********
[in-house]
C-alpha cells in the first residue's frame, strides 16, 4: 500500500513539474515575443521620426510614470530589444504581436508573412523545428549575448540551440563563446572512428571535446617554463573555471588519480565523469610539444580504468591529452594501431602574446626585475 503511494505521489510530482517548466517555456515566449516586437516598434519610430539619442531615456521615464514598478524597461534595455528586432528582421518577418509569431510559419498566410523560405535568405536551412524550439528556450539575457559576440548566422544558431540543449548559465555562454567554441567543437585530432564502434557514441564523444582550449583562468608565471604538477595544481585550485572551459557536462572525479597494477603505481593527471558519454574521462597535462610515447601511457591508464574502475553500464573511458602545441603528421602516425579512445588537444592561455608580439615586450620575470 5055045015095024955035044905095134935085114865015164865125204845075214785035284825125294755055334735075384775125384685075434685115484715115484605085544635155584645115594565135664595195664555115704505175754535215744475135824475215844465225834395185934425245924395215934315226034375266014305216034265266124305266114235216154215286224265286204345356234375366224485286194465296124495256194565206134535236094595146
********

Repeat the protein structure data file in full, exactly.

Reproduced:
[in-house]
C-alpha cells in the first residue's frame, strides 16, 4: 500500500513539474515575443521620426510614470530589444504581436508573412523545428549575448540551440563563446572512428571535446617554463573555471588519480565523469610539444580504468591529452594501431602574446626585475 503511494505521489510530482517548466517555456515566449516586437516598434519610430539619442531615456521615464514598478524597461534595455528586432528582421518577418509569431510559419498566410523560405535568405536551412524550439528556450539575457559576440548566422544558431540543449548559465555562454567554441567543437585530432564502434557514441564523444582550449583562468608565471604538477595544481585550485572551459557536462572525479597494477603505481593527471558519454574521462597535462610515447601511457591508464574502475553500464573511458602545441603528421602516425579512445588537444592561455608580439615586450620575470 5055045015095024955035044905095134935085114865015164865125204845075214785035284825125294755055334735075384775125384685075434685115484715115484605085544635155584645115594565135664595195664555115704505175754535215744475135824475215844465225834395185934425245924395215934315226034375266014305216034265266124305266114235216154215286224265286204345356234375366224485286194465296124495256194565206134535236094595146